Recite Me

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Confusion, sudden

Sudden confusion (delirium) can have many different causes. Get medical help immediately if someone suddenly becomes confused (delirious).

If a person is confused, they may:

  • not be able to think or speak clearly or quickly
  • not know where they are (feel disorientated)
  • struggle to pay attention or remember things
  • see or hear things that are not there (hallucinations)

Try asking the person their name, their age and today's date. If they seem unsure or cannot answer you, they probably need medical help.

See a GP if:

  • you're worried that you or a relative are becoming increasingly forgetful or confused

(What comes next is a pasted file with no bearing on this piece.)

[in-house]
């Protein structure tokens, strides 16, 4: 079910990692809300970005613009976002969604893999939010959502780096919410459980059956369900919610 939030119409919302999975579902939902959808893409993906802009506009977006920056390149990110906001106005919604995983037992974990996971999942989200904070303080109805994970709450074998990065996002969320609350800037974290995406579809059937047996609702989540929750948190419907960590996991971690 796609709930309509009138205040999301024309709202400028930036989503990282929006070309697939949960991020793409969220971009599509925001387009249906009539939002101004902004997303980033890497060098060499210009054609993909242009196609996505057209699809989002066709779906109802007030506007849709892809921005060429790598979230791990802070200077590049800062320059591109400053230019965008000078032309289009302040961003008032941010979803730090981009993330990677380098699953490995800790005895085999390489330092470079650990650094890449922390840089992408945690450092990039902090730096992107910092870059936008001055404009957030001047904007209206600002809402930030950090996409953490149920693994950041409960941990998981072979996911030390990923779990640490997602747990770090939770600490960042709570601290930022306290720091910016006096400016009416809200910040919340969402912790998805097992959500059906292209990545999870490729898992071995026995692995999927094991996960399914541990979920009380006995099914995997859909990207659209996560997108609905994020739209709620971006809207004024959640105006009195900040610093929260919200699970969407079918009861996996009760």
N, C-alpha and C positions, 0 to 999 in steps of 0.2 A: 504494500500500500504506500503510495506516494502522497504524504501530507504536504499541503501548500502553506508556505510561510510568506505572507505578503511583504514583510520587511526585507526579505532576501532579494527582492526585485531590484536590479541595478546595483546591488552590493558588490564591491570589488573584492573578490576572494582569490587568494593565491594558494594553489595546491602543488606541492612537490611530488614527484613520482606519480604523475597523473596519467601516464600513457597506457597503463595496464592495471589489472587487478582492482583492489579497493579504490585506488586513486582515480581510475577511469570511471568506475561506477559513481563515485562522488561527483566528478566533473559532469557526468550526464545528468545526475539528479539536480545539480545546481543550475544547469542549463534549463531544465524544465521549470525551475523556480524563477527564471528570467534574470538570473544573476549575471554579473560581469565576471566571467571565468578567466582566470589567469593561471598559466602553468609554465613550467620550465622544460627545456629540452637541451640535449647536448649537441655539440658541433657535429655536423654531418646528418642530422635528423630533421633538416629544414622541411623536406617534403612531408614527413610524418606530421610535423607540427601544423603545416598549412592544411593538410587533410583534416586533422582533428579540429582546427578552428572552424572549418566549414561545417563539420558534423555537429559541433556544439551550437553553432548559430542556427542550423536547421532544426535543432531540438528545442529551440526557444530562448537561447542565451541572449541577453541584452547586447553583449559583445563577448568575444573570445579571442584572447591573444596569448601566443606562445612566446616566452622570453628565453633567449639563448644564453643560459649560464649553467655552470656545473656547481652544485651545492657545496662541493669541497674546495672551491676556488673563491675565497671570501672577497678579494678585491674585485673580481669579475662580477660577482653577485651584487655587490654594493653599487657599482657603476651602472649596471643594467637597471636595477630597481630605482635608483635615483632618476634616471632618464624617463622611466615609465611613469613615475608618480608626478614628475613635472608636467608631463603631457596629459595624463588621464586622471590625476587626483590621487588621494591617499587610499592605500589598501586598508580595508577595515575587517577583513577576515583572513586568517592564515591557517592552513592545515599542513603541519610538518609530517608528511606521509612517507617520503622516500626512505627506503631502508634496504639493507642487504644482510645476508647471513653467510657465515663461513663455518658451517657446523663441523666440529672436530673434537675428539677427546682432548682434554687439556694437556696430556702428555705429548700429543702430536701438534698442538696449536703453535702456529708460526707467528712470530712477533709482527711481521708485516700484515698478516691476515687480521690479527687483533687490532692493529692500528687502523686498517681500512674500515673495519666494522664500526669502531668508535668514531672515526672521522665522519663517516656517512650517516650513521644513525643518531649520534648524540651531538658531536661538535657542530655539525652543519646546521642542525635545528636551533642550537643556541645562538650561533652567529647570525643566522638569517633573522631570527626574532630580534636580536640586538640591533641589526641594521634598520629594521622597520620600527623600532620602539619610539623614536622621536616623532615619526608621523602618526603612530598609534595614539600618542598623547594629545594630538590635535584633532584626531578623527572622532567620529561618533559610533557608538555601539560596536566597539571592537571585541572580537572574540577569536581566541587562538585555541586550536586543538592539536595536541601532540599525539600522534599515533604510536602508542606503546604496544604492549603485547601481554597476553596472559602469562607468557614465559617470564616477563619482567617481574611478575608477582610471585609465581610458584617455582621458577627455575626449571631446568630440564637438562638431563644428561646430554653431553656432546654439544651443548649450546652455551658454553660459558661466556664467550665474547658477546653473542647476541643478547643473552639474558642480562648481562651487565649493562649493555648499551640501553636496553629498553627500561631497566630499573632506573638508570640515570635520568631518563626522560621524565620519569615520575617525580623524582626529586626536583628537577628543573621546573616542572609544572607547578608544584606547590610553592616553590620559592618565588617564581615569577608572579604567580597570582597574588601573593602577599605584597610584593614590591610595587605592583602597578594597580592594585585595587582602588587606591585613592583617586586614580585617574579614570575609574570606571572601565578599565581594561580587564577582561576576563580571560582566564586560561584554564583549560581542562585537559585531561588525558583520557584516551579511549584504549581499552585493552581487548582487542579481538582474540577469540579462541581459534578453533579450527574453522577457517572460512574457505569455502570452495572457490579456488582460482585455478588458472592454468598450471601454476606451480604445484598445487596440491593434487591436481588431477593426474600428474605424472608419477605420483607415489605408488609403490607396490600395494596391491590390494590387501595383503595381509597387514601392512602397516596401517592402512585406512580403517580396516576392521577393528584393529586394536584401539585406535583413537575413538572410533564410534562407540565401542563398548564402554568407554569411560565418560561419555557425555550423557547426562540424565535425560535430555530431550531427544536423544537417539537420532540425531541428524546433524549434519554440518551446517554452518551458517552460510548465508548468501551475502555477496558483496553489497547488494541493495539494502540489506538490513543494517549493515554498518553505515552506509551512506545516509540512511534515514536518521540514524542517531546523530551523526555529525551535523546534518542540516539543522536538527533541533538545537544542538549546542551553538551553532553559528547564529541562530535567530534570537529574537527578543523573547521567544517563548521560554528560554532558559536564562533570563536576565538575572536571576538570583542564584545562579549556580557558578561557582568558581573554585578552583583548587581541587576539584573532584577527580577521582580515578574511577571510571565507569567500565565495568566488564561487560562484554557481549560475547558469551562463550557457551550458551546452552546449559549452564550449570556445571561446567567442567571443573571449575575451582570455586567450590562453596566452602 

It may not be anything serious, but it's best to get checked.

In older people, forgetfulness and confusion are sometimes signs of dementia.

Go to A&E or call 999 if:

  • someone suddenly becomes confused

Many causes of sudden confusion need to be assessed and treated as soon as possible. Sometimes it may be life threatening.

If you're with someone who has suddenly become confused, there are things you can do while waiting for medical help.

Do

  • stay with the person – tell them who you are and where they are, and keep reassuring them

  • use simple words and short sentences

  • make a note of any medicines they're taking, if possible

Don't

  • do not ask lots of questions while they're feeling confused

  • do not stop the person moving around, unless they're in danger

Sudden confusion can be caused by many different things. Do not try to self-diagnose. Get medical help if someone suddenly becomes confused or delirious.

Some of the most common causes of sudden confusion include: